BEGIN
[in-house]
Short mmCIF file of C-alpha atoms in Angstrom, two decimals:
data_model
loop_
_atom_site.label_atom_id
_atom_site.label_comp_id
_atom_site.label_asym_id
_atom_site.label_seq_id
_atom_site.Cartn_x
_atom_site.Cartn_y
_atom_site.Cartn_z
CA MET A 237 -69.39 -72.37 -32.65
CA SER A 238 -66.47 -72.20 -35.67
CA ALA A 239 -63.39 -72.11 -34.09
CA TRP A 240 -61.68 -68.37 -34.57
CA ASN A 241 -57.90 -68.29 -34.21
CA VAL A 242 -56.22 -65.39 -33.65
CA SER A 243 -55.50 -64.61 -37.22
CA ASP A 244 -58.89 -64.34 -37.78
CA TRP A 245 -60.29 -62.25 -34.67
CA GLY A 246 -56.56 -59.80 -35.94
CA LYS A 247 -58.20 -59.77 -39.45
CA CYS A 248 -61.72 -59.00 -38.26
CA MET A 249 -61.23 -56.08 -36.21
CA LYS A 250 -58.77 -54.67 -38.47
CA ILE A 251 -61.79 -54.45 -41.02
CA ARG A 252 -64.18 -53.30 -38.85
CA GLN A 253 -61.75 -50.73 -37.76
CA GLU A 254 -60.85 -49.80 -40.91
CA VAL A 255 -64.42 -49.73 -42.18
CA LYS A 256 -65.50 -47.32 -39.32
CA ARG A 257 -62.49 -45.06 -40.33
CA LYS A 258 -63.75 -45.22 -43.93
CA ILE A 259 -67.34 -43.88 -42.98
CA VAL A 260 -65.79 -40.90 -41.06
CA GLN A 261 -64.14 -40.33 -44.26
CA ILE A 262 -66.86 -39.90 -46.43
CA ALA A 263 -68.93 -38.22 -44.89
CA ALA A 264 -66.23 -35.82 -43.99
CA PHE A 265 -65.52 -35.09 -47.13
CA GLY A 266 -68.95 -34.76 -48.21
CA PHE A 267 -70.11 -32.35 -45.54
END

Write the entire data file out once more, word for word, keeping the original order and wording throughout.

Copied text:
[in-house]
Short mmCIF file of C-alpha atoms in Angstrom, two decimals:
data_model
loop_
_atom_site.label_atom_id
_atom_site.label_comp_id
_atom_site.label_asym_id
_atom_site.label_seq_id
_atom_site.Cartn_x
_atom_site.Cartn_y
_atom_site.Cartn_z
CA MET A 237 -69.39 -72.37 -32.65
CA SER A 238 -66.47 -72.20 -35.67
CA ALA A 239 -63.39 -72.11 -34.09
CA TRP A 240 -61.68 -68.37 -34.57
CA ASN A 241 -57.90 -68.29 -34.21
CA VAL A 242 -56.22 -65.39 -33.65
CA SER A 243 -55.50 -64.61 -37.22
CA ASP A 244 -58.89 -64.34 -37.78
CA TRP A 245 -60.29 -62.25 -34.67
CA GLY A 246 -56.56 -59.80 -35.94
CA LYS A 247 -58.20 -59.77 -39.45
CA CYS A 248 -61.72 -59.00 -38.26
CA MET A 249 -61.23 -56.08 -36.21
CA LYS A 250 -58.77 -54.67 -38.47
CA ILE A 251 -61.79 -54.45 -41.02
CA ARG A 252 -64.18 -53.30 -38.85
CA GLN A 253 -61.75 -50.73 -37.76
CA GLU A 254 -60.85 -49.80 -40.91
CA VAL A 255 -64.42 -49.73 -42.18
CA LYS A 256 -65.50 -47.32 -39.32
CA ARG A 257 -62.49 -45.06 -40.33
CA LYS A 258 -63.75 -45.22 -43.93
CA ILE A 259 -67.34 -43.88 -42.98
CA VAL A 260 -65.79 -40.90 -41.06
CA GLN A 261 -64.14 -40.33 -44.26
CA ILE A 262 -66.86 -39.90 -46.43
CA ALA A 263 -68.93 -38.22 -44.89
CA ALA A 264 -66.23 -35.82 -43.99
CA PHE A 265 -65.52 -35.09 -47.13
CA GLY A 266 -68.95 -34.76 -48.21
CA PHE A 267 -70.11 -32.35 -45.54